But in the early days after Kenobi was confirmed to be in the works, all of my behind the scenes excitement hinged on Hossein Amini. If having a woman helm the story was long overdue, having any kind of Middle Eastern presence at the Star Wars table is even more so. I’ve written at length about my feelings on Middle Eastern representation in the Star Wars universe, or the lack thereof, so the idea of finally having a Middle Eastern voice help tell the story on screen was beyond thrilling to me.

Admittedly some of this is a little selfish. For a series that is probably mostly set on a far-off desert planet, it doesn’t seem that unreasonable to expect some explicitly Middle Eastern-coded characters. Perhaps even as prominent characters, and not just as “third villager from the back”. It’s very frustrating that in a franchise that has spanned this amount of time, that takes place in countless varied locations, there has yet to be a significant named character that looks anything like me. The exception to this is Dr. Pershing in the Mandalorian, and if you just said “who?”, thank you for proving my point.

As I said in the piece linked above, the closest thing to a Middle Eastern depiction is the Tusken Raiders, though I refuse to accept them as the be-all-end-all of our representation. Or as any kind of representation at all, because I frankly find that offensive. I know steps are being taken in canon to portray them more sympathetically, and while interesting, it’s too little too late. I refuse for this to be the only way the GFFA sees me and those who share my background. It’s true what they say. Middle Eastern people are a forgotten minority. Conversations of increased diversity rarely include us and my hope was that with a Middle Eastern writer telling the story, we wouldn’t be so easily forgotten.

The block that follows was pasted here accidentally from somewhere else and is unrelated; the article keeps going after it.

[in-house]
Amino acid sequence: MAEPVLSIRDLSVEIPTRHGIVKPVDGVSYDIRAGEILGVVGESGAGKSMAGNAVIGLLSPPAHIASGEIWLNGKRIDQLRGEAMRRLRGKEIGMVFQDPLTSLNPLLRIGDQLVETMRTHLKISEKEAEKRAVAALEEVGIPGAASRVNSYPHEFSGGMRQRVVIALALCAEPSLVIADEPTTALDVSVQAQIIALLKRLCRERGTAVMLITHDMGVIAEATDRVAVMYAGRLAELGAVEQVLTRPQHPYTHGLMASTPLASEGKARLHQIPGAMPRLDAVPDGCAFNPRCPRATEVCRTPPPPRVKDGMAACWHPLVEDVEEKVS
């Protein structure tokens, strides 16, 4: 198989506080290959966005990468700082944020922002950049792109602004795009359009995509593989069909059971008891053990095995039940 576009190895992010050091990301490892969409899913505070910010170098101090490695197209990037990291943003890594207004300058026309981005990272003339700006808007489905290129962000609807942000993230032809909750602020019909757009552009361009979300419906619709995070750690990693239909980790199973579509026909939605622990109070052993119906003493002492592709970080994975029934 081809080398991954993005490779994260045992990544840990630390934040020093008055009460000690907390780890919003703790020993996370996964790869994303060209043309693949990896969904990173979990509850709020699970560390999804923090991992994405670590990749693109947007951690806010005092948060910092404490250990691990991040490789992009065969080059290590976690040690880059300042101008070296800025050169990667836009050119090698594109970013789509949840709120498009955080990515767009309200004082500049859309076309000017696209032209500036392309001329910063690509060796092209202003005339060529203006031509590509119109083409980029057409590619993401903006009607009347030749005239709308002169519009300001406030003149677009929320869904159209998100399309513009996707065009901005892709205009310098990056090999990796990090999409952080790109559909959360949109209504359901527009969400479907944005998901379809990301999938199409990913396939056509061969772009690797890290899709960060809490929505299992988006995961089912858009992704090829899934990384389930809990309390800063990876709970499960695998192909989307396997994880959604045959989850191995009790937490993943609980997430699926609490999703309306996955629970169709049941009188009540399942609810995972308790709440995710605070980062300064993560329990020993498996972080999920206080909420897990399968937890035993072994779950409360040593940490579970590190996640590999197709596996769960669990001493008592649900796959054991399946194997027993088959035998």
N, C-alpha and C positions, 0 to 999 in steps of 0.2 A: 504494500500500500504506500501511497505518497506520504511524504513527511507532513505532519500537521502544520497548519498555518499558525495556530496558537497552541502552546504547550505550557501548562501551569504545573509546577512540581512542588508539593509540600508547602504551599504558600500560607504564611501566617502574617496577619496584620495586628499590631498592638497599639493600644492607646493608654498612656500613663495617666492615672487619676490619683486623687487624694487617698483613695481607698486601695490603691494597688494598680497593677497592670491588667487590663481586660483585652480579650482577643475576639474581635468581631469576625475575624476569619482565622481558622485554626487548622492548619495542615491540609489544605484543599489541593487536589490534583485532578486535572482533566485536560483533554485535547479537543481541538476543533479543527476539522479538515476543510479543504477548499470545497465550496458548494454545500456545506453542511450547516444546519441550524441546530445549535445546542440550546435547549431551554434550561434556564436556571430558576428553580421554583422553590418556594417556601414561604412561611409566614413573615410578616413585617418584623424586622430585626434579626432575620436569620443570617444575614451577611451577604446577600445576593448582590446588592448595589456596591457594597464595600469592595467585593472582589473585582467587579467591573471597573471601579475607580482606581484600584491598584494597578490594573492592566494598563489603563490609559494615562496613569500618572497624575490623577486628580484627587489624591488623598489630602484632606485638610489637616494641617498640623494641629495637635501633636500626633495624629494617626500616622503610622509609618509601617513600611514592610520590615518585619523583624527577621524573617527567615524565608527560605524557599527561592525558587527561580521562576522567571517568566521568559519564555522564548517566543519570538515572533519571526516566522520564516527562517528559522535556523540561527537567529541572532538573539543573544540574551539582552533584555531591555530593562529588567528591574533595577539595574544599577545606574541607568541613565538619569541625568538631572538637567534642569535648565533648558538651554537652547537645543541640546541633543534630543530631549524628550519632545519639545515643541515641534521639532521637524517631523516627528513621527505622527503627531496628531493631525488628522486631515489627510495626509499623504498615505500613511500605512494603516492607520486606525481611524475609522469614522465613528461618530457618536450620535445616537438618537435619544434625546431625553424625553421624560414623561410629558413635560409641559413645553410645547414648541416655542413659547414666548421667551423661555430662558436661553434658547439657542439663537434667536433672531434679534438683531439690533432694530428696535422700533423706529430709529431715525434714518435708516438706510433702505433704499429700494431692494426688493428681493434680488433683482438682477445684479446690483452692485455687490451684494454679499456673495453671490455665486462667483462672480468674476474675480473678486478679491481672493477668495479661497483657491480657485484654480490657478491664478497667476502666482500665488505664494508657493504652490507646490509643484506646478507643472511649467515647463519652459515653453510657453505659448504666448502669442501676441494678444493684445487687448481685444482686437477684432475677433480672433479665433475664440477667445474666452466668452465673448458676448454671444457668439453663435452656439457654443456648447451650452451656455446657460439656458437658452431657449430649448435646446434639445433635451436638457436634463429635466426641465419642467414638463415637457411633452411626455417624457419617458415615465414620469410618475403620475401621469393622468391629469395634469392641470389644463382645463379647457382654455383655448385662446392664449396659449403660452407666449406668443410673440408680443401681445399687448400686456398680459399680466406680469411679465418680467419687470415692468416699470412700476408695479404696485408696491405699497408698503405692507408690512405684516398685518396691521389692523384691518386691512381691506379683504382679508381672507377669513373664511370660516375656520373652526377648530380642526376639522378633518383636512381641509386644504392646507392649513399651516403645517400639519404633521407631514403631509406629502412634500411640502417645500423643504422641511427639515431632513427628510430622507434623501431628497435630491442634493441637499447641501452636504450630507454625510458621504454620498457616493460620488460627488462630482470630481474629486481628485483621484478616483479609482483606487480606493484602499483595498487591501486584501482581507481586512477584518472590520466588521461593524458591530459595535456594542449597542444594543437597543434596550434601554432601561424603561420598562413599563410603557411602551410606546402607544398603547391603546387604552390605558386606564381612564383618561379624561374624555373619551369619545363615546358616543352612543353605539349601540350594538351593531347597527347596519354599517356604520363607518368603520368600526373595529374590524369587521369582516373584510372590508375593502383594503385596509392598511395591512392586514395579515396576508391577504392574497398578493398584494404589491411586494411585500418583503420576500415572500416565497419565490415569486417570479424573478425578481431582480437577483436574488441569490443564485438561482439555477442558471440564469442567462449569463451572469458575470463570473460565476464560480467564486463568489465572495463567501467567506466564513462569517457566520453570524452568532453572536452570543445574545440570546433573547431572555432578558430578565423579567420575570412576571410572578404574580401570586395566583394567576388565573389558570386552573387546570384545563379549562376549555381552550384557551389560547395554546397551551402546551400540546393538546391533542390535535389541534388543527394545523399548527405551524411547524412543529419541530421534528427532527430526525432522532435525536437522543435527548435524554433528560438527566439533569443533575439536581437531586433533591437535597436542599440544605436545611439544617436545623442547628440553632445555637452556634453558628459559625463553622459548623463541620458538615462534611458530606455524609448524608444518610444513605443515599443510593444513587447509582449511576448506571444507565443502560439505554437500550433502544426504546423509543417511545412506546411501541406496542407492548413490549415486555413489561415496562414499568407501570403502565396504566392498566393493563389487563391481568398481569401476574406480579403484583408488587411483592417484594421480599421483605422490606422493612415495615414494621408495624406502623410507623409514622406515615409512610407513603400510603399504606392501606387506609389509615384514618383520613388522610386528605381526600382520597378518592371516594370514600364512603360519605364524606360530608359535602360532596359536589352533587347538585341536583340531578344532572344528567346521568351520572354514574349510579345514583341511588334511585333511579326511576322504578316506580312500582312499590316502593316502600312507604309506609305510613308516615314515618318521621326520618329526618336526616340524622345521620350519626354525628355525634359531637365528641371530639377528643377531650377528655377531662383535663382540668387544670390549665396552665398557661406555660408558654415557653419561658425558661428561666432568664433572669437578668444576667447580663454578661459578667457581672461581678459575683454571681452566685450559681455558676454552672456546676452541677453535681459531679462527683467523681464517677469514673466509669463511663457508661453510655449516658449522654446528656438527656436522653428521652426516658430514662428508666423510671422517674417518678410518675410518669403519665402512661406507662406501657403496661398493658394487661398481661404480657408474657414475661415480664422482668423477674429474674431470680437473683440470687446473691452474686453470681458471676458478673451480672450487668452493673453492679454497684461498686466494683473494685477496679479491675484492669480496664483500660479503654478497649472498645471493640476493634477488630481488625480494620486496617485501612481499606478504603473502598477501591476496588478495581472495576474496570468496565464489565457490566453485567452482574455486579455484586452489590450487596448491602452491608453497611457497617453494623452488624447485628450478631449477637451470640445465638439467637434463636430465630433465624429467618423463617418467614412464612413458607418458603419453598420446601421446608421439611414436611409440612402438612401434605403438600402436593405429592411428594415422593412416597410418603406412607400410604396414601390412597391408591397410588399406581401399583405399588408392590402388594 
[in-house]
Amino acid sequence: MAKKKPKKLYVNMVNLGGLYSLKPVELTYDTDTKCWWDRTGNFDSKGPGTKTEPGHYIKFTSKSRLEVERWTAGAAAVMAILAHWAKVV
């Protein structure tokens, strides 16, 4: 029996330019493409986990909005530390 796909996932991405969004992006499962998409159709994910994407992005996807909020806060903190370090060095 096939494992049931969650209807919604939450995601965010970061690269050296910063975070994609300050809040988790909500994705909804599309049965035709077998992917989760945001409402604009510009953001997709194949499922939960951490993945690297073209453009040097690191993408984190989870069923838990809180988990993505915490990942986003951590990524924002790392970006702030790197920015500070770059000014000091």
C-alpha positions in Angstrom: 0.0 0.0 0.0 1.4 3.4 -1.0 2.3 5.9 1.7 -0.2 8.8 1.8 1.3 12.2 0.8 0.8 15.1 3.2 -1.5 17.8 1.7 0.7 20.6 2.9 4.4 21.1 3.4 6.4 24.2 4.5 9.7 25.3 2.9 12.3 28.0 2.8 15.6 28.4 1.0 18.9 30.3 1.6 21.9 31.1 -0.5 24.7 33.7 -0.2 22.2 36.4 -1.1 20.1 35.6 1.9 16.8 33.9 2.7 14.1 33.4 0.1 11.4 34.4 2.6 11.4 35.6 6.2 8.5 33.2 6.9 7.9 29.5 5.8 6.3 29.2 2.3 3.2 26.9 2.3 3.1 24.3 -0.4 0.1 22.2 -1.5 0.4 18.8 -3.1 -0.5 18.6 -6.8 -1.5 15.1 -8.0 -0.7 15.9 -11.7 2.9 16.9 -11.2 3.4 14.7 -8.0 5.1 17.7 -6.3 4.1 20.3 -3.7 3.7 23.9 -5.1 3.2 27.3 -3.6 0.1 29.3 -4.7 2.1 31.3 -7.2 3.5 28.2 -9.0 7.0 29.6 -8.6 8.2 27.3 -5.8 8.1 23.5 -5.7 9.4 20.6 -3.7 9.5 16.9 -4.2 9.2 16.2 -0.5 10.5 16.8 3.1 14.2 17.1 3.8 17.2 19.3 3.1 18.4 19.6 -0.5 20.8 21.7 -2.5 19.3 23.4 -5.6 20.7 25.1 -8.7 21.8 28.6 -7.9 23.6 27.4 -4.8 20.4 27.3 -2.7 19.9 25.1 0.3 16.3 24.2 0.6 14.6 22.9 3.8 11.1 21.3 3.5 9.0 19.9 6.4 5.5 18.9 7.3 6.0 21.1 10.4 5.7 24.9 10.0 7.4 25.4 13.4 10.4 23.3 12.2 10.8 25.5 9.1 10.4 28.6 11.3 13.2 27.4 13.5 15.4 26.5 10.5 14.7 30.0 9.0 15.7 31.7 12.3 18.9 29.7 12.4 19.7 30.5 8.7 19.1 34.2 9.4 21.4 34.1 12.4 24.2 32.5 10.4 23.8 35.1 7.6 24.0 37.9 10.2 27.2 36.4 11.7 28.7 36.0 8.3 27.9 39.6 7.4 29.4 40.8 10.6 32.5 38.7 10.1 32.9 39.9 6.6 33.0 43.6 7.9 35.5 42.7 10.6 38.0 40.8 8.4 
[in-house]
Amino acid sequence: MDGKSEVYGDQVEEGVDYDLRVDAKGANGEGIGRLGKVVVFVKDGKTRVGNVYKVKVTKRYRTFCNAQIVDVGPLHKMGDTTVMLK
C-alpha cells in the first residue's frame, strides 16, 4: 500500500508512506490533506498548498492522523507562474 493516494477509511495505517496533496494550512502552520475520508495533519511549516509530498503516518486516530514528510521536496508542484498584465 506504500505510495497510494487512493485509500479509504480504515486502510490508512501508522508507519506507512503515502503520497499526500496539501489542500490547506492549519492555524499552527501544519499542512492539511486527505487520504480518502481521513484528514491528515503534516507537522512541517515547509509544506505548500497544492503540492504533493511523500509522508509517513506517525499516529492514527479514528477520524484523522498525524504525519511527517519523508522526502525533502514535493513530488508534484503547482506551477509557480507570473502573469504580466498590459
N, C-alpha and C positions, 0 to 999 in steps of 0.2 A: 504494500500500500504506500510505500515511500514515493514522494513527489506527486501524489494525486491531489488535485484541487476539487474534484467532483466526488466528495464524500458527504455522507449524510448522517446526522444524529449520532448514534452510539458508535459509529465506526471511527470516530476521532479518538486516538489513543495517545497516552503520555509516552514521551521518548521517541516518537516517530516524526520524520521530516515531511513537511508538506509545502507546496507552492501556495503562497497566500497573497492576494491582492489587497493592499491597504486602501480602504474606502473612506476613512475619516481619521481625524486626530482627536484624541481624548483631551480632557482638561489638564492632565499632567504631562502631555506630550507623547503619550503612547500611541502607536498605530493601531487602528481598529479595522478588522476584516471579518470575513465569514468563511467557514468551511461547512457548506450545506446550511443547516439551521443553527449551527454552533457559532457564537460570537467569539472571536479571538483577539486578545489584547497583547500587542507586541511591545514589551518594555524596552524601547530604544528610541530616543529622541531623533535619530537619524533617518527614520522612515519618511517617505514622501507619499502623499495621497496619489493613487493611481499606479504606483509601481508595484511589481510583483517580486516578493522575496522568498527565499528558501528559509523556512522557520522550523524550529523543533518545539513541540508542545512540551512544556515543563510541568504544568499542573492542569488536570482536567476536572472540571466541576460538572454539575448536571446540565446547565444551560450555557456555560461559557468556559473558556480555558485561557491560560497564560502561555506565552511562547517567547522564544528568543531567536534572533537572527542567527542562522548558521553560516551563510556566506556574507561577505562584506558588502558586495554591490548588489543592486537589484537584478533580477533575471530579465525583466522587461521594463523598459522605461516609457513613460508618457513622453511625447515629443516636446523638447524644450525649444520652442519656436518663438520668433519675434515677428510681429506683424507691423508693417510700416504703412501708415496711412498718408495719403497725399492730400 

Then the announcement came down a few months ago, jinxed by my anticipation, no doubt. Hossein Amini departed the project. His scripts had to be rewritten to some degree, if not entirely, and Joby Harold was hired to replace him.

I admittedly don’t know Amini’s reasons for leaving, if it was his choice or a decision from higher up. But it is extremely frustrating that at the first sign of trouble, at the slightest hint of a struggle, the instinct at Lucasfilm is to find a white guy to take the job. Under other circumstances, I might have been willing to give them the benefit of the doubt. I did actually give them the benefit of the doubt, back when it was announced that JJ Abrams and Chris Terrio would be brought on to write Episode IX.

That won’t be happening again.

The Rise of Skywalker is polarizing, and I don’t really need (or want, honestly) to get into it here. But my feelings, to put it delicately, are that when they were faced with a script they didn’t like, and a time crunch for Episode IX, they hired a couple of white, middle aged fanboys to complete the project. Which they did in possibly the most “I used to play this game with my Kenner action figures all the time” kind of way. There was no fresh perspective, no new way of addressing story points, frankly not much depth beyond what the actors chose to bring to their parts (because it really doesn’t sound like it was there on the page). And frankly, with a director infamous for not being able to stick the landing and the writer of Batman vs. Superman on board, I’m not entirely sure what I expected.